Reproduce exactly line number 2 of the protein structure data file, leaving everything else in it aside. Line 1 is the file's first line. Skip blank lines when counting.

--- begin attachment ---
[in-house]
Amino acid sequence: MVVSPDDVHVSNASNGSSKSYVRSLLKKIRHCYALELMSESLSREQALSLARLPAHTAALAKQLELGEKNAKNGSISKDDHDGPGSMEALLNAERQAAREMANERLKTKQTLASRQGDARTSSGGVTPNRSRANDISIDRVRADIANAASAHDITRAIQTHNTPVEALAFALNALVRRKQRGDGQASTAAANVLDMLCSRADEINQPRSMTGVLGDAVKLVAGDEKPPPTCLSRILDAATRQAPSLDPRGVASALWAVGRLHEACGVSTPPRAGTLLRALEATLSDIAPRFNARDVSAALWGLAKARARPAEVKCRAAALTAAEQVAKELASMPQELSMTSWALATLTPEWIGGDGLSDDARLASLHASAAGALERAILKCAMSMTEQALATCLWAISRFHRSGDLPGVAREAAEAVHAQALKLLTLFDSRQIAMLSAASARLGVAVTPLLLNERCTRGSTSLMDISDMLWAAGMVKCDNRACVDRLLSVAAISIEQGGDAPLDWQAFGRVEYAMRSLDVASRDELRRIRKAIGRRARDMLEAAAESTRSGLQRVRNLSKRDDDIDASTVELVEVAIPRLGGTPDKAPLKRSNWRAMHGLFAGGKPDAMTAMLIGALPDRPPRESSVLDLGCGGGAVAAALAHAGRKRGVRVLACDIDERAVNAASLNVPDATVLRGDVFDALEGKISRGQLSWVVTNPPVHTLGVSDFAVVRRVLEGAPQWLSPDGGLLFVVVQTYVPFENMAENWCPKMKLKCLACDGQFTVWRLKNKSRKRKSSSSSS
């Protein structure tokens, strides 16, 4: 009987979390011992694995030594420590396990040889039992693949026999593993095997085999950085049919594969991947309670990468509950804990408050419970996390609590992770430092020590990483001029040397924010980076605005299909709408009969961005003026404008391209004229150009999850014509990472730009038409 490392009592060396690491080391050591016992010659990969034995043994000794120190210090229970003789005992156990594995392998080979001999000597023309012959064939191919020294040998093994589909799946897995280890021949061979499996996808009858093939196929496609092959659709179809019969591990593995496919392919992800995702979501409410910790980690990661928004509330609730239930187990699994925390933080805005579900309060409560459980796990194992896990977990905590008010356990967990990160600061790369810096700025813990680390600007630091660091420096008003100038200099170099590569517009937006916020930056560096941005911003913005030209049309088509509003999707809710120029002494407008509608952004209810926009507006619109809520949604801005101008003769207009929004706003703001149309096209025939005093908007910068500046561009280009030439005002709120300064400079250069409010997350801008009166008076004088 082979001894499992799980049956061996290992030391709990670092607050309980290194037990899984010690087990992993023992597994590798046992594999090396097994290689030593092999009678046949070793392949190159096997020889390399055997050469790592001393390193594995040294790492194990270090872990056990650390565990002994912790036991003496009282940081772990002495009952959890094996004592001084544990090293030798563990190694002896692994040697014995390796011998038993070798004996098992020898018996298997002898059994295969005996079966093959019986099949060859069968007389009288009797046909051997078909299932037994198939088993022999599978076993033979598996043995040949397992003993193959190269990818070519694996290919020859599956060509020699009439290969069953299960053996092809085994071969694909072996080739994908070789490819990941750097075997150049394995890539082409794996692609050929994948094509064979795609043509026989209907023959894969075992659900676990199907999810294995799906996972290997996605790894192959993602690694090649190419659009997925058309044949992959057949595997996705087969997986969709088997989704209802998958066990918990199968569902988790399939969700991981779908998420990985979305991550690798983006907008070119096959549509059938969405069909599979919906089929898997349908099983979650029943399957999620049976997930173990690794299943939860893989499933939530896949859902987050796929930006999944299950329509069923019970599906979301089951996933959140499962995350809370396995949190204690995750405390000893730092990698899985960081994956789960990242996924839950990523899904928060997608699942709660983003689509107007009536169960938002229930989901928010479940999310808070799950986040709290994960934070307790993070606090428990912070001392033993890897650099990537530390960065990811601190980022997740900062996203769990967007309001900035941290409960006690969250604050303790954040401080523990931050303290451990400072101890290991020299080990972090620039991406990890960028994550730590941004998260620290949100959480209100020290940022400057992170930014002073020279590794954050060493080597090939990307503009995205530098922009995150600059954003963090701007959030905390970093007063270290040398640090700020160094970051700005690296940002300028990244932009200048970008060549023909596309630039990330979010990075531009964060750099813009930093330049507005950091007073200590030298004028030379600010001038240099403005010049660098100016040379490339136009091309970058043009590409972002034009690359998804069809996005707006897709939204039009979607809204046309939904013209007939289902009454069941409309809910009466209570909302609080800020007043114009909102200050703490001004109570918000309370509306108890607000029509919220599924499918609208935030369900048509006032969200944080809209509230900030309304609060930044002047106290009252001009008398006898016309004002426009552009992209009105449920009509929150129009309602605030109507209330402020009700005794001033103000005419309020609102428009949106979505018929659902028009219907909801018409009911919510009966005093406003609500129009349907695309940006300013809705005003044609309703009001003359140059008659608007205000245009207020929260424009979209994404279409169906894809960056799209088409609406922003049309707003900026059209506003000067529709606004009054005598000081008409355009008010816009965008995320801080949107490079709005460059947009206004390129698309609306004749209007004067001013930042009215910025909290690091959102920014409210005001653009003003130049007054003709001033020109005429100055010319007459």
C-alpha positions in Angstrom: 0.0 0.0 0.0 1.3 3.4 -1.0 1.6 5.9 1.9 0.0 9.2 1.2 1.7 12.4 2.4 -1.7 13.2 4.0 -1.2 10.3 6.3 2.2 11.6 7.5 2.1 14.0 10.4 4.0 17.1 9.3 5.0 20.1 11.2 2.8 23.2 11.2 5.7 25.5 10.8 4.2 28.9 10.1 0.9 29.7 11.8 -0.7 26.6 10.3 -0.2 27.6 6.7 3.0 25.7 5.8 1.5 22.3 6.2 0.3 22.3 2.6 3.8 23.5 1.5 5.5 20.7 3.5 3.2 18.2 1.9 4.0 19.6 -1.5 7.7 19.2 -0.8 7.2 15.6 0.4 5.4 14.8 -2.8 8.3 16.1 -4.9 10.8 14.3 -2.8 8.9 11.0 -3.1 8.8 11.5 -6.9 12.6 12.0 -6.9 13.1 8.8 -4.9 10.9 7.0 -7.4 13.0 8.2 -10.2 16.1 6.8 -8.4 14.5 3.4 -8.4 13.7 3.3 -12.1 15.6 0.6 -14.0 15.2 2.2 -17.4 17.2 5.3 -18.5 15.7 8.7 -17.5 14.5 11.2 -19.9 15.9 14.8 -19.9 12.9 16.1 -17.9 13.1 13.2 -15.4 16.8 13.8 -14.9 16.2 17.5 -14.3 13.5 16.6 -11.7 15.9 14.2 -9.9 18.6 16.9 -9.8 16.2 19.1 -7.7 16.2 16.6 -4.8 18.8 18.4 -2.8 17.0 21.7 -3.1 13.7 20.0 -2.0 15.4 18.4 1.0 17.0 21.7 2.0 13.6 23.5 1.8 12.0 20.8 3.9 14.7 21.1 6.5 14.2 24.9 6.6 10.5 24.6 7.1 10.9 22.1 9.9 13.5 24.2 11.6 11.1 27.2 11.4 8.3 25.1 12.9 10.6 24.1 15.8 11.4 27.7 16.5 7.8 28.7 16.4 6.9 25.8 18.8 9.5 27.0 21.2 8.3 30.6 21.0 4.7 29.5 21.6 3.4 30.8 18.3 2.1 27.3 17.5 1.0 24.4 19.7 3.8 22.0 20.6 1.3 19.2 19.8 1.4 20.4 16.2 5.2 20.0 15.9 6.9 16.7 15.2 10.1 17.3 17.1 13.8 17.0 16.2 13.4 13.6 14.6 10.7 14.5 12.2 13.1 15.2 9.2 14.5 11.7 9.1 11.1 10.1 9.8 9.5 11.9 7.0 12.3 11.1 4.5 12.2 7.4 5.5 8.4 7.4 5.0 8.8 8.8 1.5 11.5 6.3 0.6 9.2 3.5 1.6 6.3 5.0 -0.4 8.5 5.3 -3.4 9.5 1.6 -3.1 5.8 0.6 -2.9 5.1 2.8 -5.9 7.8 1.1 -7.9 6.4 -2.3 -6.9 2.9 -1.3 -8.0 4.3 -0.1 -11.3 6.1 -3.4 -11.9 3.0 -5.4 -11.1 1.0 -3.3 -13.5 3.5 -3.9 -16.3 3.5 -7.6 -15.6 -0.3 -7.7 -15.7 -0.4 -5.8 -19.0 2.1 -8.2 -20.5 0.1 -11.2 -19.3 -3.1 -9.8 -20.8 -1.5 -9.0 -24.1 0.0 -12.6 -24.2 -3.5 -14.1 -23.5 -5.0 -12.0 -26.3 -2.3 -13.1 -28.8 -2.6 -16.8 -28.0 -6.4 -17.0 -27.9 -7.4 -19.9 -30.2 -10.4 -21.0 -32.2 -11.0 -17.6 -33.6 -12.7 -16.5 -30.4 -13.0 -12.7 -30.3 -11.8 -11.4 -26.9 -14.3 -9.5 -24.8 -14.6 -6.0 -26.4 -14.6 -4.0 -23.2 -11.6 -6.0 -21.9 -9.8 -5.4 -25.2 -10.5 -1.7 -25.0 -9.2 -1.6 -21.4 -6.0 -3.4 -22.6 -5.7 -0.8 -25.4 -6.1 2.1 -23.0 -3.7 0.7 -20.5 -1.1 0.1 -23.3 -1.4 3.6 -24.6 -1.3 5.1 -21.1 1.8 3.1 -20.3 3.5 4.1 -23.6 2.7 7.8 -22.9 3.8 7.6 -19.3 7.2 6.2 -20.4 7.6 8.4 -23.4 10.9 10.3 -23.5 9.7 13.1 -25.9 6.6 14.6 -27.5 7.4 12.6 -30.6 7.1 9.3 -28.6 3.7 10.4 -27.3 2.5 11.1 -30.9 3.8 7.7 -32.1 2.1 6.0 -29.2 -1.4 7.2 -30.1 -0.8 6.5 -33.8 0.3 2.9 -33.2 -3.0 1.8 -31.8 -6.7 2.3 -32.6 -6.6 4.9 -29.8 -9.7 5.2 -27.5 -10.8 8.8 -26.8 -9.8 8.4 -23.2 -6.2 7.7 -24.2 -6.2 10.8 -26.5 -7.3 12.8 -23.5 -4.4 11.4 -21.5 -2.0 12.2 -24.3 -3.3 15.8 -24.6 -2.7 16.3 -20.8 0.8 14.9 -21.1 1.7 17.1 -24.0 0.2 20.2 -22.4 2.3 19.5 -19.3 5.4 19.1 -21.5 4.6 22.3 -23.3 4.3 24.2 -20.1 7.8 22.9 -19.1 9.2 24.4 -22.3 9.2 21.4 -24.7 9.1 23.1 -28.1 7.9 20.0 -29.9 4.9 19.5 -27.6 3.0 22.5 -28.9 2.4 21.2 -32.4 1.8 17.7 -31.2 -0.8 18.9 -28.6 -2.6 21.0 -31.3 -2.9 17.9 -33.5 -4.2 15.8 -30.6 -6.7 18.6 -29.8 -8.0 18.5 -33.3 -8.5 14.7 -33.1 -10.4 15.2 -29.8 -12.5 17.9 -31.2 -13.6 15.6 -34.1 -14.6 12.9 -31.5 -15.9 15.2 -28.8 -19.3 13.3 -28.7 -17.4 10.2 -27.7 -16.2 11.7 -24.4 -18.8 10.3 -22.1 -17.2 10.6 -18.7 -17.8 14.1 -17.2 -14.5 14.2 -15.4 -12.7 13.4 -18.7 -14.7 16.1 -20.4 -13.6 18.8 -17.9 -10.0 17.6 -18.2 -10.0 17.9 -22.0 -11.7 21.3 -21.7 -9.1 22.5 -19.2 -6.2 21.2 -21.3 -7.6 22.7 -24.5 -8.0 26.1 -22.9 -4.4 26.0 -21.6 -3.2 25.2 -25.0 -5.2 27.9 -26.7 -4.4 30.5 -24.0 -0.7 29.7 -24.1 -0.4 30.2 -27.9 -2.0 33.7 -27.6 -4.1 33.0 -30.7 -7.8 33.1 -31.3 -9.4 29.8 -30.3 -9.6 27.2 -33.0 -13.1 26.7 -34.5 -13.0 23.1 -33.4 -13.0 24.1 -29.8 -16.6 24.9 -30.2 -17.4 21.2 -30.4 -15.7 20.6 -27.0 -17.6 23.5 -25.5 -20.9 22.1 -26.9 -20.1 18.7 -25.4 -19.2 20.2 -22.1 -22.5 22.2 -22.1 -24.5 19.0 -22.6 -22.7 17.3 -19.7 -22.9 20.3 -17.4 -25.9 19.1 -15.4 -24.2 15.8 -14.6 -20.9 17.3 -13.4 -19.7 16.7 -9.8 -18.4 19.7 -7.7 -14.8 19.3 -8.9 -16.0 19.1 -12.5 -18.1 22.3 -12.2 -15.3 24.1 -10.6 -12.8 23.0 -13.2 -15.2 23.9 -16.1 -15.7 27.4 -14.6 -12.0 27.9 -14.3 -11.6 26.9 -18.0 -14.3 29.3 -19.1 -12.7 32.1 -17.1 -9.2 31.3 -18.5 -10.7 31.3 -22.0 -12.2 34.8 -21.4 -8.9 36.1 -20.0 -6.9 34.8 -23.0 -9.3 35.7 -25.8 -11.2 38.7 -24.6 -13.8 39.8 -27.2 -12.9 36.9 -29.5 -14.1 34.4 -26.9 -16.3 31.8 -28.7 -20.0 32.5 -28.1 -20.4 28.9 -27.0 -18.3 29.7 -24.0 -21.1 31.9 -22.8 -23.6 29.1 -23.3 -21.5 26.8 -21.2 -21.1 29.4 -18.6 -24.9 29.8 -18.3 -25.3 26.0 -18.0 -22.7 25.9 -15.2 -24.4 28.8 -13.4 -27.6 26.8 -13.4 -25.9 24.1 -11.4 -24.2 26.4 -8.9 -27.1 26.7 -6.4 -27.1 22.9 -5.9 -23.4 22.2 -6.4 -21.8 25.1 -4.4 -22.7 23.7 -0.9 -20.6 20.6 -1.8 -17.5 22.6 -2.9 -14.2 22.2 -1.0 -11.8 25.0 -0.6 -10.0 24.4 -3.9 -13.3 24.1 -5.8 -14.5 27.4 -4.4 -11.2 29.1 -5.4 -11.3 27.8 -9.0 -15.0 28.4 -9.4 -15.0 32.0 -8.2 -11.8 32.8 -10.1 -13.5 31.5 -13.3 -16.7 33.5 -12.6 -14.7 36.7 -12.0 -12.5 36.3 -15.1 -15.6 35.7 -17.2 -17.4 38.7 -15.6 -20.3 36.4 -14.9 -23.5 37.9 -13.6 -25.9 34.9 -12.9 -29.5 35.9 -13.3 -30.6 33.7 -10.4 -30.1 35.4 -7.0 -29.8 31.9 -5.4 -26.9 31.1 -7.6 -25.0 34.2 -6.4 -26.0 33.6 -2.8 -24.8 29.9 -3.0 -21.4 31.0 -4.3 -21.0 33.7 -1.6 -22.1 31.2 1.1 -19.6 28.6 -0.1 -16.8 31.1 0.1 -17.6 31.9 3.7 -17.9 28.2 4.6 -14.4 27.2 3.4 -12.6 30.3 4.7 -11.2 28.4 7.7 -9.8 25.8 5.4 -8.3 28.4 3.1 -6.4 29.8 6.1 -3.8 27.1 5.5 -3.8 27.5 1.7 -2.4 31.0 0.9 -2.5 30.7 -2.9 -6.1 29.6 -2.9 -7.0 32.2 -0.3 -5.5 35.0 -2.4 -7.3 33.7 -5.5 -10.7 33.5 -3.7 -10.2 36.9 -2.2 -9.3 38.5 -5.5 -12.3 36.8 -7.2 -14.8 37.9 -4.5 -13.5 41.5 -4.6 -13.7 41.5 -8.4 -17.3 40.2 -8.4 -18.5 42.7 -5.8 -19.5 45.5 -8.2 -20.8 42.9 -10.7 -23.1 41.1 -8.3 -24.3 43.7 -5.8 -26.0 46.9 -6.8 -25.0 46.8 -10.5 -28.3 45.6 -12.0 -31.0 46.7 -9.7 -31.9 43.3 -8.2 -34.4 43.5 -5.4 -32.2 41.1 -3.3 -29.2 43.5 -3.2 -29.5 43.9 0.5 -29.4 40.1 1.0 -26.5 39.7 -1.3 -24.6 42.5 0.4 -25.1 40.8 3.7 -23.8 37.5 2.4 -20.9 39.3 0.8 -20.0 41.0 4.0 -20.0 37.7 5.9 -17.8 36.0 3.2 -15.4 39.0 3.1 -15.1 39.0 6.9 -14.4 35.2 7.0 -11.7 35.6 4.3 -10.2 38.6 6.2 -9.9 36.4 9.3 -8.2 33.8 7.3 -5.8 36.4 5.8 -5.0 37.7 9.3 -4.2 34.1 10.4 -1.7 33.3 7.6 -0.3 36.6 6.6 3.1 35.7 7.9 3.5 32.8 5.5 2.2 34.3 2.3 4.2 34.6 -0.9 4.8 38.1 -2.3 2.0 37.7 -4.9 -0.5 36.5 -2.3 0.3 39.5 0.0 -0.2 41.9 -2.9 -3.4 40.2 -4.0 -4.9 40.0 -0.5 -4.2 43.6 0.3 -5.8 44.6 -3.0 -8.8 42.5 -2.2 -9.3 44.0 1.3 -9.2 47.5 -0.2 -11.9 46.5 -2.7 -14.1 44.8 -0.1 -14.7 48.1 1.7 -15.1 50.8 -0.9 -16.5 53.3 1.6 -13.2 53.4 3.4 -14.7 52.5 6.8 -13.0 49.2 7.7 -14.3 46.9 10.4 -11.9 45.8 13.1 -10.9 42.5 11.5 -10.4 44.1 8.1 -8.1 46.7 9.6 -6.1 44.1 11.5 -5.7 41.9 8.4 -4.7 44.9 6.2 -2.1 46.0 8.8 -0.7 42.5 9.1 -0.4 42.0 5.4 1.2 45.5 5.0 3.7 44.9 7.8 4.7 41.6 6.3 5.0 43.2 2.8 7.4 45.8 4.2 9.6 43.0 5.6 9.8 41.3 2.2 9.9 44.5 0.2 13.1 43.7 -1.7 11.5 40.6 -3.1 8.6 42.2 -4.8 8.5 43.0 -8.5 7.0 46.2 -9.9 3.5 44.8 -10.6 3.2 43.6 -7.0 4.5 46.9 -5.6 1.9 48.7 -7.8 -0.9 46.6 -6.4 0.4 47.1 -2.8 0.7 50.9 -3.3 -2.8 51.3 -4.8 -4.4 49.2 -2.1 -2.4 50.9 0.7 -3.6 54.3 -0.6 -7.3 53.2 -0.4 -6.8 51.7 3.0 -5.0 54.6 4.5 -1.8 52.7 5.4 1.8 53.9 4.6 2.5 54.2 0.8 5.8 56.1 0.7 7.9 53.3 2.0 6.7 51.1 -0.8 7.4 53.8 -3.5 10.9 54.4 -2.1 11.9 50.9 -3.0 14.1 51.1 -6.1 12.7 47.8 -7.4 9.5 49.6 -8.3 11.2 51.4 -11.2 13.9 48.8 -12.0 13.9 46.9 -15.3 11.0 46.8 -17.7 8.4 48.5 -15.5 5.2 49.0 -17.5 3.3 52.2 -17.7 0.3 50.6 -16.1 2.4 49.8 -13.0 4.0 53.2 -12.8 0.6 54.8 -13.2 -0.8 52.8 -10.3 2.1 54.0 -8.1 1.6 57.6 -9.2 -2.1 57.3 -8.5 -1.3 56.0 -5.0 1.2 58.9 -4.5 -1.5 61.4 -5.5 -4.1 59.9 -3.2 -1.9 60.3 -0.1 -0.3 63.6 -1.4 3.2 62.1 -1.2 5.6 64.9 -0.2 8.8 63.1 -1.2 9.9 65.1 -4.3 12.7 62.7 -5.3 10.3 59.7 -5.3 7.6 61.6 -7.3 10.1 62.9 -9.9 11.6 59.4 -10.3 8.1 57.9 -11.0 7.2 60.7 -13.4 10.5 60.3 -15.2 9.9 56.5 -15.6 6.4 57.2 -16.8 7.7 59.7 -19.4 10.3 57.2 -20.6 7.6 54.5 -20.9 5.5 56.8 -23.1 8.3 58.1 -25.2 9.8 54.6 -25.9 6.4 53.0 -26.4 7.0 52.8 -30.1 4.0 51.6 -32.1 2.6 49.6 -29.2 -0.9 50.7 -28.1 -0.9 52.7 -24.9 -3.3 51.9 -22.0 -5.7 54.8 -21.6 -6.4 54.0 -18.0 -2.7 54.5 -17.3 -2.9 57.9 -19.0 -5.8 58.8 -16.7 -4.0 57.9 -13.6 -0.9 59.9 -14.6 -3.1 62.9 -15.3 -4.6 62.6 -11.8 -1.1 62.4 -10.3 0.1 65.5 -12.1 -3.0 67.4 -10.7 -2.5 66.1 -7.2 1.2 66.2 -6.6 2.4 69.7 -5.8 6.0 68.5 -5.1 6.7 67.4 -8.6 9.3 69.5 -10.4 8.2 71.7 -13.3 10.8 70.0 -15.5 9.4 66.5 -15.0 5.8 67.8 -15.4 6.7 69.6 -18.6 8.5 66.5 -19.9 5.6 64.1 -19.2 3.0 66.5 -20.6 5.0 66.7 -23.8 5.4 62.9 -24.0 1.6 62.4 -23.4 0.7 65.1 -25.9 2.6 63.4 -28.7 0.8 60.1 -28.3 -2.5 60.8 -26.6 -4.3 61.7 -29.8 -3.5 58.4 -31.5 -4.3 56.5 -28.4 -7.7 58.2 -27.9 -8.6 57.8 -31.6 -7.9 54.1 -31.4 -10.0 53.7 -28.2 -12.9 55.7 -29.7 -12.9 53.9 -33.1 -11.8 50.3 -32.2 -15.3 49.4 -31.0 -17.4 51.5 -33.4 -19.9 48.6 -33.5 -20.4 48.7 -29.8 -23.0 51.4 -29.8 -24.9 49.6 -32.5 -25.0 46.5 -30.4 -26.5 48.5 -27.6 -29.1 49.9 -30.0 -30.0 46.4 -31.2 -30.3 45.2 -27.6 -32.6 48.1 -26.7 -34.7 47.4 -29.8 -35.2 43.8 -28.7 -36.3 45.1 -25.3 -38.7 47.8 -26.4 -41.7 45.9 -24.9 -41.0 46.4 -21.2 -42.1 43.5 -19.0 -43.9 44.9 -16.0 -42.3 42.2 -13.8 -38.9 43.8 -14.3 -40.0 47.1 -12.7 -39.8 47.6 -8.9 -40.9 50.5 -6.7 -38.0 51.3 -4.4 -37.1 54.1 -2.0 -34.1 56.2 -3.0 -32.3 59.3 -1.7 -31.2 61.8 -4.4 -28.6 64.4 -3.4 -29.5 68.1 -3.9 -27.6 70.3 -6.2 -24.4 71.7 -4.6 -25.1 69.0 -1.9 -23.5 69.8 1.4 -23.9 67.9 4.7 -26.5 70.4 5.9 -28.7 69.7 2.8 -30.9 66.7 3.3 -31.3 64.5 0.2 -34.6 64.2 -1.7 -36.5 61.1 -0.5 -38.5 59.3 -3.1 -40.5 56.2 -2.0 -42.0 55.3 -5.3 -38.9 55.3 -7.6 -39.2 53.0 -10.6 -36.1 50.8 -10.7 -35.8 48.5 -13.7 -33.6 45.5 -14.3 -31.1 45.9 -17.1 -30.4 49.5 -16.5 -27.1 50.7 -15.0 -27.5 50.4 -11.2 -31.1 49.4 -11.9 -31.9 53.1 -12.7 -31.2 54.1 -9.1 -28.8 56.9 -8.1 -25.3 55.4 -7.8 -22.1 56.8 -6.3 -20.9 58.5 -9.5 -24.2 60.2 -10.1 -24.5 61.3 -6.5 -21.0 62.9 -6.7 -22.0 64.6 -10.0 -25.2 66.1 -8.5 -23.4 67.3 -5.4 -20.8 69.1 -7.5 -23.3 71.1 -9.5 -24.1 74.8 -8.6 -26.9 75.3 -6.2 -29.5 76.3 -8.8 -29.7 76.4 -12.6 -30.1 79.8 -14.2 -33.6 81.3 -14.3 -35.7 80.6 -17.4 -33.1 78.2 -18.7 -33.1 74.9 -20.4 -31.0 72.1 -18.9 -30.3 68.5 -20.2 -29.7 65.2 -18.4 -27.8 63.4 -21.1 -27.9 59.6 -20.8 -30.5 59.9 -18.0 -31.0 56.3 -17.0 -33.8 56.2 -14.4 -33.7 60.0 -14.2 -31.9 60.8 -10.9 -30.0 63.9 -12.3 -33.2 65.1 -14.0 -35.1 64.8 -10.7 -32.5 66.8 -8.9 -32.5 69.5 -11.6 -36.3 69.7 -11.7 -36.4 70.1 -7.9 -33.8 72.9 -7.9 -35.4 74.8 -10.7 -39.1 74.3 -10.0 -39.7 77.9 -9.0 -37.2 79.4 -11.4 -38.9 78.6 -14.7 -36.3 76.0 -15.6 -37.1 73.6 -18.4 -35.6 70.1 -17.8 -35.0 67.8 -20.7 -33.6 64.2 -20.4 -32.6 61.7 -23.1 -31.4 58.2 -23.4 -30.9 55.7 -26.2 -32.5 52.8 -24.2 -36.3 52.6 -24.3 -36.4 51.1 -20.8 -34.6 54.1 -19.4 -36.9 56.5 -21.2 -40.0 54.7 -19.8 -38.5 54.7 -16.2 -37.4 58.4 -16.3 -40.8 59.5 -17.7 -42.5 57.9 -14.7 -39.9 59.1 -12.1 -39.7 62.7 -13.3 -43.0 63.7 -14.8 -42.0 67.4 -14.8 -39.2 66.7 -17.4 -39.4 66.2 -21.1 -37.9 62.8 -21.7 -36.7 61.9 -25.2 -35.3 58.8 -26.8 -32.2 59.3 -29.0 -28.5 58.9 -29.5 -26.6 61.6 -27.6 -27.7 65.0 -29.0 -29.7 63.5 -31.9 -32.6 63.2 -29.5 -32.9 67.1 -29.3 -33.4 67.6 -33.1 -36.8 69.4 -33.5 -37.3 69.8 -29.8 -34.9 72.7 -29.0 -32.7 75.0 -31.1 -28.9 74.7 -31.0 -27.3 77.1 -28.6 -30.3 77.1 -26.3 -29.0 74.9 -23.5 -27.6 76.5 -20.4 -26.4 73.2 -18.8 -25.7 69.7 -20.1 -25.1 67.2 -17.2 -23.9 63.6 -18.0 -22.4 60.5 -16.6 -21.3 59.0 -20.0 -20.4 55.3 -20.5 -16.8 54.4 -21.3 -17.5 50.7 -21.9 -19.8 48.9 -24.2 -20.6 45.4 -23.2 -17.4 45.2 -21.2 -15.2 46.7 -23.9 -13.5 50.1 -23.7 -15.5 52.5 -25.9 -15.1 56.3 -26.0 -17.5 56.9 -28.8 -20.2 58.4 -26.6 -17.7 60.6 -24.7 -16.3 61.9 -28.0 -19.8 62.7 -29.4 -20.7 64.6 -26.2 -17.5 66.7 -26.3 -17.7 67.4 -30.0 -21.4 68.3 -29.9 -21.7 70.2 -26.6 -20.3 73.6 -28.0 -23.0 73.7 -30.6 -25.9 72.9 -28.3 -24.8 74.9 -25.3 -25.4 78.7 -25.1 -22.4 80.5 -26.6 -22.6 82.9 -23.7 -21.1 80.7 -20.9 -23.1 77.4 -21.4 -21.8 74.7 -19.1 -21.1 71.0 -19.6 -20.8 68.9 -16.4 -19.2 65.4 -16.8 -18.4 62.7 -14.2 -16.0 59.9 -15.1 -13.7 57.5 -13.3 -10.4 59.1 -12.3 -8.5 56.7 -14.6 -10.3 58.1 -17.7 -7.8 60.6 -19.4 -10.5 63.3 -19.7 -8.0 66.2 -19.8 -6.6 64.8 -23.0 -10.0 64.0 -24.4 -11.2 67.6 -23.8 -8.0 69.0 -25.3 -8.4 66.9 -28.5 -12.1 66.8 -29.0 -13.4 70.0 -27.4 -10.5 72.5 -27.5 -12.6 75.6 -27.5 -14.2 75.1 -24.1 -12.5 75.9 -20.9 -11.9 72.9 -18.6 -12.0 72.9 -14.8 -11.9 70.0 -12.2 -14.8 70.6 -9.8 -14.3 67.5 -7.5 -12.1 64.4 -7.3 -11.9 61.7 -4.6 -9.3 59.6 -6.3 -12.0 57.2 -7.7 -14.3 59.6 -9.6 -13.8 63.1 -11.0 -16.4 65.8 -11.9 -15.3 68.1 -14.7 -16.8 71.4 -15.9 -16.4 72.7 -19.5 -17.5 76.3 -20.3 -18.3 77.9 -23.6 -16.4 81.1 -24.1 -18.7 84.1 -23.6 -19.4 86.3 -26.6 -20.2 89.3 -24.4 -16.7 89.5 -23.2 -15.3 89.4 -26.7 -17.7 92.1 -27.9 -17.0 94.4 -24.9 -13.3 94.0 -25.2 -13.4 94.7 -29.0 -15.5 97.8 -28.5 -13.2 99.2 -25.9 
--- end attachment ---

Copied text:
Amino acid sequence: MVVSPDDVHVSNASNGSSKSYVRSLLKKIRHCYALELMSESLSREQALSLARLPAHTAALAKQLELGEKNAKNGSISKDDHDGPGSMEALLNAERQAAREMANERLKTKQTLASRQGDARTSSGGVTPNRSRANDISIDRVRADIANAASAHDITRAIQTHNTPVEALAFALNALVRRKQRGDGQASTAAANVLDMLCSRADEINQPRSMTGVLGDAVKLVAGDEKPPPTCLSRILDAATRQAPSLDPRGVASALWAVGRLHEACGVSTPPRAGTLLRALEATLSDIAPRFNARDVSAALWGLAKARARPAEVKCRAAALTAAEQVAKELASMPQELSMTSWALATLTPEWIGGDGLSDDARLASLHASAAGALERAILKCAMSMTEQALATCLWAISRFHRSGDLPGVAREAAEAVHAQALKLLTLFDSRQIAMLSAASARLGVAVTPLLLNERCTRGSTSLMDISDMLWAAGMVKCDNRACVDRLLSVAAISIEQGGDAPLDWQAFGRVEYAMRSLDVASRDELRRIRKAIGRRARDMLEAAAESTRSGLQRVRNLSKRDDDIDASTVELVEVAIPRLGGTPDKAPLKRSNWRAMHGLFAGGKPDAMTAMLIGALPDRPPRESSVLDLGCGGGAVAAALAHAGRKRGVRVLACDIDERAVNAASLNVPDATVLRGDVFDALEGKISRGQLSWVVTNPPVHTLGVSDFAVVRRVLEGAPQWLSPDGGLLFVVVQTYVPFENMAENWCPKMKLKCLACDGQFTVWRLKNKSRKRKSSSSSS